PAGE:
DANCE

WHAT WOULD A HIP-HOP museum exhibit? Scratched records and outlandish street fashions from the '70s, '80s and '90s? Perhaps. But North Philadelphia native Rennie Harris got it right when, instead of static display cases, he created a living, breathing hip-hop museum with his traveling, evening-long celebration, "Hip Hop Legends." The show honors, among others, Don Campbell, who invented locking, his signature step, known for its staccato, freeze-frame action. Today his inventive moves have been co-opted by new generations -- Michael Jackson, Britney Spears, 'N Sync and Mya. With classic video clips and interviews with old-school hip-hop innovators, Harris reveals the influence on hip-hop by African dance, martial arts, cartoon and television culture, and acrobatics.

-- Lisa Traiger

At George Mason University Center for the Arts. Saturday at 7 p.m. $20-$40. Call 703-993-8877 or visit www.gmu.edu/cfa/harris.html

FILM

IT'S BAAA-AAAACK! That would be the European Union Film Showcase, 2002 edition. Though it started last Monday, the festival, which brings the best of the new European cinema to the Kennedy Center in the form of 18 films getting a D.C. debut, really gets rolling this week. Today's film, for example, at 8 p.m. (and also 6:30 p.m. tomorrow), is "Kites Over Helsinki," a Finnish film from director Peter Lindholm. Wednesday, Claude Miller's "Alias Betty," from France, goes onscreen in the marble palace. Next Saturday Jeroen Krabbe's "The Discovery of Heaven" (from Holland) shows. Fun, fun, fun.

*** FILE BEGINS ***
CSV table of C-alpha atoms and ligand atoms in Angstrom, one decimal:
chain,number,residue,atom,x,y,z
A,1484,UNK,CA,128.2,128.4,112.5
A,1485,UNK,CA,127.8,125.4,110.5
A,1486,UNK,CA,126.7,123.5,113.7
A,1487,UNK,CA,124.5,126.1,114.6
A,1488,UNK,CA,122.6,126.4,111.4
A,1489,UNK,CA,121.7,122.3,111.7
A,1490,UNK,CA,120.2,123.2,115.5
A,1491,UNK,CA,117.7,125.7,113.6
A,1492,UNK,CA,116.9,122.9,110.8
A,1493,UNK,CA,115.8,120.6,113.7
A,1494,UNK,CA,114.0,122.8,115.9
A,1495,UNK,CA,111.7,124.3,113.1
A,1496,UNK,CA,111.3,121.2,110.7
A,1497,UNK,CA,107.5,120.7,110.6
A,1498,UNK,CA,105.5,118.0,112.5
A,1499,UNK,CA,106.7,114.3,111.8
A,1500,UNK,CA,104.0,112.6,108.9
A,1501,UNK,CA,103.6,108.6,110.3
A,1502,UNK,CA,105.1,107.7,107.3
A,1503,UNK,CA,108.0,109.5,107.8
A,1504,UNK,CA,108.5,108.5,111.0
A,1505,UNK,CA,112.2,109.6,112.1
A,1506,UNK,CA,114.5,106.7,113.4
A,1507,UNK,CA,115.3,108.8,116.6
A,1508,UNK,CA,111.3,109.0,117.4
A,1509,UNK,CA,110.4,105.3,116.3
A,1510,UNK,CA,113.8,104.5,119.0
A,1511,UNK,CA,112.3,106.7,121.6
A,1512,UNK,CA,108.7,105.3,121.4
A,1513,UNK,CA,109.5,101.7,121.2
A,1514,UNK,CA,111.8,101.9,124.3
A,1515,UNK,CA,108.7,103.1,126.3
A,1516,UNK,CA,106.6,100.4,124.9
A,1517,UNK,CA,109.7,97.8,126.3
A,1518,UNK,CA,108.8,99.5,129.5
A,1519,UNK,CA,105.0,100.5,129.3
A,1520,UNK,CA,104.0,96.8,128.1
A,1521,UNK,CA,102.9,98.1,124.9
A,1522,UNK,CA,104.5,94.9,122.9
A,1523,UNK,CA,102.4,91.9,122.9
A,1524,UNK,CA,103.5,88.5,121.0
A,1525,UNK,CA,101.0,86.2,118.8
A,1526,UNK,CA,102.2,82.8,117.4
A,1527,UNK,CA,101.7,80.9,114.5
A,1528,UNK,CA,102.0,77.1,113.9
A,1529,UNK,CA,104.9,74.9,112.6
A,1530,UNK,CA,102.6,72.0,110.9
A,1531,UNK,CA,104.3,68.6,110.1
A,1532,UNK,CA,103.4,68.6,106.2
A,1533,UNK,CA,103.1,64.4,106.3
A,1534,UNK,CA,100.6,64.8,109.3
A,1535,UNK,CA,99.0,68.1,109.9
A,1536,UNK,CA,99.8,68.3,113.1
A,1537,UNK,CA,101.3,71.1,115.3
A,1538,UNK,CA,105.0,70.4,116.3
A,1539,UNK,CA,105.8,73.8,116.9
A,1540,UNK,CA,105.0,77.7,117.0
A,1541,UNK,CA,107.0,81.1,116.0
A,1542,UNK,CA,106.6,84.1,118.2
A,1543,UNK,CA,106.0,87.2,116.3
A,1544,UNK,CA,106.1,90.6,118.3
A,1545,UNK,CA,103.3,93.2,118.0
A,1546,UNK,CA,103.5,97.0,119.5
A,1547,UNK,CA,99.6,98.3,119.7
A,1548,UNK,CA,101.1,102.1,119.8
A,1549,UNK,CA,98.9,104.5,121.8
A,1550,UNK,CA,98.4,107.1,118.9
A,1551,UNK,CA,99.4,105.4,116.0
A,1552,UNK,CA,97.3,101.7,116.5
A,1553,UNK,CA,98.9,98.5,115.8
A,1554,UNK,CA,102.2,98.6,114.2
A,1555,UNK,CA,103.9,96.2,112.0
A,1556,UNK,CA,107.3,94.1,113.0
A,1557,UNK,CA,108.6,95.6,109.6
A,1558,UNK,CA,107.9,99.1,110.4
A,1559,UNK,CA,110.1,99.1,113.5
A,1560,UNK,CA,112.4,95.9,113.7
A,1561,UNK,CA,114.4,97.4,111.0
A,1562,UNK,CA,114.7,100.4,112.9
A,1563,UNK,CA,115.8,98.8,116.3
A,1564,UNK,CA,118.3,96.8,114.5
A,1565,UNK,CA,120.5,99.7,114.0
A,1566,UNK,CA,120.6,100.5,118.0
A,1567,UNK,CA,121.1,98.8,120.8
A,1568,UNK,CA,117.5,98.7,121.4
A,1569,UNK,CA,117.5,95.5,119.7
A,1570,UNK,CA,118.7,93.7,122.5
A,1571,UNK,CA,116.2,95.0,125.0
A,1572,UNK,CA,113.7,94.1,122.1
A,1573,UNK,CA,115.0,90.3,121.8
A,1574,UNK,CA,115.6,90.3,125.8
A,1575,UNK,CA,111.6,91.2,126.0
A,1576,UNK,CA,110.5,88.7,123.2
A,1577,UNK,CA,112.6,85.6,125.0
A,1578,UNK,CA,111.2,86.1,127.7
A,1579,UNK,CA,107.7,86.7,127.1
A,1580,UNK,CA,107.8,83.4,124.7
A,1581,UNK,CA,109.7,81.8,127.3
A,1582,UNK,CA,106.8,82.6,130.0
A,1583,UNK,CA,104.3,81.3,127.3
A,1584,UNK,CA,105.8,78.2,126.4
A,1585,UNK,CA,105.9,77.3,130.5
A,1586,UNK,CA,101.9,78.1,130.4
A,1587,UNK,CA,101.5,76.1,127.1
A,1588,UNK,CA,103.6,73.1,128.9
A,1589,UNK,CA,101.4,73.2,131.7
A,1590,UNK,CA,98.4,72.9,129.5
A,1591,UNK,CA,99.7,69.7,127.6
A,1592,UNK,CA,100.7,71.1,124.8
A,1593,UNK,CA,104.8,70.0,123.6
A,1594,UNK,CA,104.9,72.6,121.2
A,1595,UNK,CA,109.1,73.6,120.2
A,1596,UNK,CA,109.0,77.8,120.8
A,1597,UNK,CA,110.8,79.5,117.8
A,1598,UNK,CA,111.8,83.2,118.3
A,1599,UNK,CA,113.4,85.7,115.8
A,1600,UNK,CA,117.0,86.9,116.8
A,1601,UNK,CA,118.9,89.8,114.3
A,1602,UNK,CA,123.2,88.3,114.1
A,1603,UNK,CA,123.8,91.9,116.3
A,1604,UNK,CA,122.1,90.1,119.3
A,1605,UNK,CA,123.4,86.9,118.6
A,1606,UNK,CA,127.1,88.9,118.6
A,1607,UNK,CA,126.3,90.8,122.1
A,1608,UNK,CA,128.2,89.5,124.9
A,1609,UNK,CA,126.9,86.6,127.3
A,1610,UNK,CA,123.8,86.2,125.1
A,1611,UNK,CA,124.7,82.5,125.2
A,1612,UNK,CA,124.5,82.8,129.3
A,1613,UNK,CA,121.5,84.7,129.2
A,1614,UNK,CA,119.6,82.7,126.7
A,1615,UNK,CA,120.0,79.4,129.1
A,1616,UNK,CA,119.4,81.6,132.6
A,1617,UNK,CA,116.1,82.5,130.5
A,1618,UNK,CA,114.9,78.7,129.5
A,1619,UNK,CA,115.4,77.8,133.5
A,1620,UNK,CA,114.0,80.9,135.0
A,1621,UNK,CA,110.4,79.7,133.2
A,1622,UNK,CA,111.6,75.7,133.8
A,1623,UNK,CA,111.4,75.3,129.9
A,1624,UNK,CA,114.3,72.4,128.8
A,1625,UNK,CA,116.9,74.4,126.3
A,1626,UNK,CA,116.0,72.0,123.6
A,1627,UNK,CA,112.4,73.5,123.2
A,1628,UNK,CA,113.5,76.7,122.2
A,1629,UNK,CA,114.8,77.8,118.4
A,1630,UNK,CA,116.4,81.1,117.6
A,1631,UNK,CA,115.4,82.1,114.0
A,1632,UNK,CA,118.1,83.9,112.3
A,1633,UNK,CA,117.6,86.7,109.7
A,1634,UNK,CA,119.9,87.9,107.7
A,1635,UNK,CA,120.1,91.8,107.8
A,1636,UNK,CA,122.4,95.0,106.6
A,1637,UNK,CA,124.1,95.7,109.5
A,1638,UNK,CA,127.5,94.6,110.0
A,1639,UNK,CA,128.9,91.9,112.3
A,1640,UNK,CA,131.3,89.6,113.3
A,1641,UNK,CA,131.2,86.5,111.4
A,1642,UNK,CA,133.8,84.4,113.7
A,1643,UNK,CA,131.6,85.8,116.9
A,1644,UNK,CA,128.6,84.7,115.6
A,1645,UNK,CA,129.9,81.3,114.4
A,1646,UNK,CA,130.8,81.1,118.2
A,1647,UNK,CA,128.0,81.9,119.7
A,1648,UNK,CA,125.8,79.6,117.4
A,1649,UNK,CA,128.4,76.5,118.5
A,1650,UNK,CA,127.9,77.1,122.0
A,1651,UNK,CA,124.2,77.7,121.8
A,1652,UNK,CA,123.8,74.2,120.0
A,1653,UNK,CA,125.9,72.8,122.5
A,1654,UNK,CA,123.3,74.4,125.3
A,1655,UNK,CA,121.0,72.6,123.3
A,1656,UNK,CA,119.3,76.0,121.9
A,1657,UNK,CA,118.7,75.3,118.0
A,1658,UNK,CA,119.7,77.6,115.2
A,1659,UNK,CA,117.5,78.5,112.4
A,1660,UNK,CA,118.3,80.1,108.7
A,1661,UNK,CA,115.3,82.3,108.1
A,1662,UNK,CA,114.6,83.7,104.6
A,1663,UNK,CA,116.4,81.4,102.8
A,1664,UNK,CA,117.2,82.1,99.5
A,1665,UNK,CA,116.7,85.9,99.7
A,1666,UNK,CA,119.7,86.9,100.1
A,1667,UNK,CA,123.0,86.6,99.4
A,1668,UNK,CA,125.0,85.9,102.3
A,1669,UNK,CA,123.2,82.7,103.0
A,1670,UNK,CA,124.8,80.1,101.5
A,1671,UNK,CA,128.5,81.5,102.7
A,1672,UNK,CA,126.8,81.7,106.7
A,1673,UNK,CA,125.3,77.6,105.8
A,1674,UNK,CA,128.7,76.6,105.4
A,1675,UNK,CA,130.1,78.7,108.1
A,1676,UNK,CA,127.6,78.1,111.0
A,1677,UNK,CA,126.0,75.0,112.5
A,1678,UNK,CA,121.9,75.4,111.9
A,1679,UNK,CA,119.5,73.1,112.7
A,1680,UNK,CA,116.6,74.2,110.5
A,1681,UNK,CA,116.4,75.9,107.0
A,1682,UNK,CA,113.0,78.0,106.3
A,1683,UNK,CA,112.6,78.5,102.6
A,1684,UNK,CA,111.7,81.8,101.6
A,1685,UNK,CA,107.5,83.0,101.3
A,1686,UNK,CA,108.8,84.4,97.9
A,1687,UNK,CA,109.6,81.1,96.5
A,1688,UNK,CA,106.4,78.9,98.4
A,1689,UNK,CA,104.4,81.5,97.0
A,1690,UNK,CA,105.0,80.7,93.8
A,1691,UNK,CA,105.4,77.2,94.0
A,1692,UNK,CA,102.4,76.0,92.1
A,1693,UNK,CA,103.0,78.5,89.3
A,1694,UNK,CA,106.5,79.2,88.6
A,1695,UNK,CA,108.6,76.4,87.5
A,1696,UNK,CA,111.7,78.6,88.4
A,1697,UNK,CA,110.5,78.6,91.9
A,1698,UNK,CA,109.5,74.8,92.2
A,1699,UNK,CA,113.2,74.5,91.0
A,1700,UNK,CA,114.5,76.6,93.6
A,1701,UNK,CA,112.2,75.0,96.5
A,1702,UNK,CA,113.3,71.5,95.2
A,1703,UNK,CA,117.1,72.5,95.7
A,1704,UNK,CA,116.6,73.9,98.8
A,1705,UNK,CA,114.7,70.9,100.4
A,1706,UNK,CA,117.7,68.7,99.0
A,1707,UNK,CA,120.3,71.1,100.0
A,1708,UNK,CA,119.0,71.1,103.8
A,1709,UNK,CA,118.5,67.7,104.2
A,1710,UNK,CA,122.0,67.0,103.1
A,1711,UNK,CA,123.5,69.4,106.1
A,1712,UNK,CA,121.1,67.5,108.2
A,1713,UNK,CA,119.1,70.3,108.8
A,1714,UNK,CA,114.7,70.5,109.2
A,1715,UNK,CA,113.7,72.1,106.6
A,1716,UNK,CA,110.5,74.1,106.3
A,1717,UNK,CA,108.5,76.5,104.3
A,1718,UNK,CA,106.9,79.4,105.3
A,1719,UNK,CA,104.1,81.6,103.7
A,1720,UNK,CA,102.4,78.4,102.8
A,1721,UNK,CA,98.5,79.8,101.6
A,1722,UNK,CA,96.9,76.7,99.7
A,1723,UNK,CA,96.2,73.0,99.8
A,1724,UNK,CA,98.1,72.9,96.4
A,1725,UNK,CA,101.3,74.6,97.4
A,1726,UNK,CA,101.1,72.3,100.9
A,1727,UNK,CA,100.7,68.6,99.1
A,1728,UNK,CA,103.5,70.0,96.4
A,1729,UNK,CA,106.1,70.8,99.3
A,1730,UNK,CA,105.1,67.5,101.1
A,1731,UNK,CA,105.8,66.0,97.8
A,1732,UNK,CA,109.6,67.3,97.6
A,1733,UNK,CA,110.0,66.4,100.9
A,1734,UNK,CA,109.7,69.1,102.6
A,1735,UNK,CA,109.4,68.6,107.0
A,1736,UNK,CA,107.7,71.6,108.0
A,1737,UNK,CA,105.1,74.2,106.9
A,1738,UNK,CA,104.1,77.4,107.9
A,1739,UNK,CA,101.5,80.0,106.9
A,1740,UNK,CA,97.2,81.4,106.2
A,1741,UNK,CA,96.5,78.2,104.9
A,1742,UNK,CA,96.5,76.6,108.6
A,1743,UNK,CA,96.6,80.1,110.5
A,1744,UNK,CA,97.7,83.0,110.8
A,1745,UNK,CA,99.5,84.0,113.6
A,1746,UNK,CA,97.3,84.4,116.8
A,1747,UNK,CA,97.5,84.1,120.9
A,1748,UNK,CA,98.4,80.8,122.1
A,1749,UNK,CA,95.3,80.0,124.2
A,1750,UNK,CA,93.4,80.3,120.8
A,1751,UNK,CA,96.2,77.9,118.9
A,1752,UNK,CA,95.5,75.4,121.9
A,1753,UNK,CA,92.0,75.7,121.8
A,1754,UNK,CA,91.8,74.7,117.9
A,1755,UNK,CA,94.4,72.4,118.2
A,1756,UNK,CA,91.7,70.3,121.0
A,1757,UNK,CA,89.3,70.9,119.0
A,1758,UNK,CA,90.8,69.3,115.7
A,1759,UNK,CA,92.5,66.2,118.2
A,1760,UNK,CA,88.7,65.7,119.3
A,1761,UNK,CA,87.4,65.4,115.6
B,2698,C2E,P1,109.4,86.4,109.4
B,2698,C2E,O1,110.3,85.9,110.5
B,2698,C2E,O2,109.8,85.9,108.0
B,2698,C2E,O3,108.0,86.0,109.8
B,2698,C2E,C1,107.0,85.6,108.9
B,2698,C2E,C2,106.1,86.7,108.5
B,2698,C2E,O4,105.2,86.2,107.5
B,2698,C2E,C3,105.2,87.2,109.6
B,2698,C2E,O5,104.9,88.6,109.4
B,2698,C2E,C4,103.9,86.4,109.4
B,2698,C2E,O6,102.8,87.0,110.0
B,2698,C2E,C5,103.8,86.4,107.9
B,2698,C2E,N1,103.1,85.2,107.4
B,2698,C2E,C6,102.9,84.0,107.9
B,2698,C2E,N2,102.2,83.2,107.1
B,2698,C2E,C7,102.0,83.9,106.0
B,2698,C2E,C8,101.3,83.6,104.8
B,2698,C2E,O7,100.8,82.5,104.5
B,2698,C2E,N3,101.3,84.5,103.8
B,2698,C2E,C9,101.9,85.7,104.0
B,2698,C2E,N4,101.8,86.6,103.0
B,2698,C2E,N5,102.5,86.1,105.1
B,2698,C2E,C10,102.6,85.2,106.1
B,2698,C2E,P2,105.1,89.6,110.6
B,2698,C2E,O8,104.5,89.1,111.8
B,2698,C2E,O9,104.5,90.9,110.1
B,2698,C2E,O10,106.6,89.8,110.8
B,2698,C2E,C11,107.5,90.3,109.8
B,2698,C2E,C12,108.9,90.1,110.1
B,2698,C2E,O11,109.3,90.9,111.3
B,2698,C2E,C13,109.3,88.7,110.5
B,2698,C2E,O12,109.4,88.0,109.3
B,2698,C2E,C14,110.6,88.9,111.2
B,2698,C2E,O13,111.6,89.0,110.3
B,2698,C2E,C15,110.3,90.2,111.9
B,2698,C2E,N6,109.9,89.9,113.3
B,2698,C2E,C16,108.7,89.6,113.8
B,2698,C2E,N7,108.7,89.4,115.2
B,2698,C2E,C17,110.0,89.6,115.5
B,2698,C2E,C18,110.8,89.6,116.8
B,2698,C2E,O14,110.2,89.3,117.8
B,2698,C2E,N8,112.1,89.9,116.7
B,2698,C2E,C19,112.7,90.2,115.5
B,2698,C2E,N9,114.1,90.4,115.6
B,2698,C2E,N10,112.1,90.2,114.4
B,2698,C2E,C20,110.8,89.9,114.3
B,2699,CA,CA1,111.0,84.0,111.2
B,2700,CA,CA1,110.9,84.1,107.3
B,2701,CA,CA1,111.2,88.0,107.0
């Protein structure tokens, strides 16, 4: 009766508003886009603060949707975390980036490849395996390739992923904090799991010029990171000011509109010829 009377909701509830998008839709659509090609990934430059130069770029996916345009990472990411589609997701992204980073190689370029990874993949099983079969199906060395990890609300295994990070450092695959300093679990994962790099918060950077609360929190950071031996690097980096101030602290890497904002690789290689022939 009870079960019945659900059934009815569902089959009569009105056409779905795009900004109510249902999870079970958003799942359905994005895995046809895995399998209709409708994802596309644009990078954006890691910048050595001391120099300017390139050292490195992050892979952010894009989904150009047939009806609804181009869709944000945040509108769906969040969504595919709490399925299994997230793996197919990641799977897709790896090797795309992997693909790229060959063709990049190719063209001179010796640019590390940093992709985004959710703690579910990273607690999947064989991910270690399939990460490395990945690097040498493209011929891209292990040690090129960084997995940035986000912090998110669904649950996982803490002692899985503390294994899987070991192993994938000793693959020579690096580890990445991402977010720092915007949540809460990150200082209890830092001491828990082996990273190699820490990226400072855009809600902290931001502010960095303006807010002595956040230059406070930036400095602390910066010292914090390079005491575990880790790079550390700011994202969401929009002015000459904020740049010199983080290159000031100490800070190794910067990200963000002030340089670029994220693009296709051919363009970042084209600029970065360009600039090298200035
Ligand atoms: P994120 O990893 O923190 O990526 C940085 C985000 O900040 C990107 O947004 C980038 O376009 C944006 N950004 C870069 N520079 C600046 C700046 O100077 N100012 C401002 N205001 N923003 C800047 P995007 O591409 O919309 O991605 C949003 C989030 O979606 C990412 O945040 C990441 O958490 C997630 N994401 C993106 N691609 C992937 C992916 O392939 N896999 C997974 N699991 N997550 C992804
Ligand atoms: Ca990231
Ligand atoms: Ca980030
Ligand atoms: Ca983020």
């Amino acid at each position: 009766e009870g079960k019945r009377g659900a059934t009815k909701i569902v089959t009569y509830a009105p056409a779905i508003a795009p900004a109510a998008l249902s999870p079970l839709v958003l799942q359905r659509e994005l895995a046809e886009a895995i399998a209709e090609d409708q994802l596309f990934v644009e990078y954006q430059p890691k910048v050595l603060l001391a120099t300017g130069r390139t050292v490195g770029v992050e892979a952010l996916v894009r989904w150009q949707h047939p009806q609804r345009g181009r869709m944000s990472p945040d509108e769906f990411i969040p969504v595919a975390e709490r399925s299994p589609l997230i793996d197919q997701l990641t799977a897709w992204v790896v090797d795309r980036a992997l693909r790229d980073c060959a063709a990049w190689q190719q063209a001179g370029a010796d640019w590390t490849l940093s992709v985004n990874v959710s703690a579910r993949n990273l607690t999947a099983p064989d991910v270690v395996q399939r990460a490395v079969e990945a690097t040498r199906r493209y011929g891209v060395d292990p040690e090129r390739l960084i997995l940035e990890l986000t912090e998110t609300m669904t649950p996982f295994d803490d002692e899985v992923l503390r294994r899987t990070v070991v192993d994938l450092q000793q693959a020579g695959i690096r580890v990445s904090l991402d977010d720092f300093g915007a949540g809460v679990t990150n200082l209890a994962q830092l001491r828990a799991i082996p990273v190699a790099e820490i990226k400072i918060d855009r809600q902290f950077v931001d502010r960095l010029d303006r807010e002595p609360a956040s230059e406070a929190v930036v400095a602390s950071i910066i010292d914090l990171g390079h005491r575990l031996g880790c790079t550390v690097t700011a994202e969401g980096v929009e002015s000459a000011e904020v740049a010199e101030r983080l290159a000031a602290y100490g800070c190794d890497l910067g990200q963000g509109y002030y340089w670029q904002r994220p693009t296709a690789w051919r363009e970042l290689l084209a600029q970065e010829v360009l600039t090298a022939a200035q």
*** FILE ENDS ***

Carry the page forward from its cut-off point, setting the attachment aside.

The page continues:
-- Stephen Hunter

At the Kennedy Center's AFI National Film Theater through Nov. 10. $8 per screening. Call 202-785-4601 or visit www.afi.com.

CLASSICAL MUSIC

IN BRITAIN, Sir Edward Elgar's great setting of Cardinal John Henry Newman's "The Dream of Gerontius" ranks only a little below Handel's "Messiah" and Mendelssohn's "Elijah" among the most popular choral works. Yet it is rarely presented in the United States. All the more reason, then, to be grateful for the Choral Arts Society's decision to undertake a performance of this massive work, with tenor Stanford Olsen, mezzo-soprano Nancy Maultsby and bass-baritone Gary Relyea. Norman Scribner will conduct a 62-piece orchestra and 190-member symphonic chorus in the Elgar-Newman depiction of death and transfiguration.

-- Tim Page

At the Kennedy Center Concert Hall. Today at 2:30 p.m. $16-$48. Call 202-467-4600 or visit www.kennedy-center.org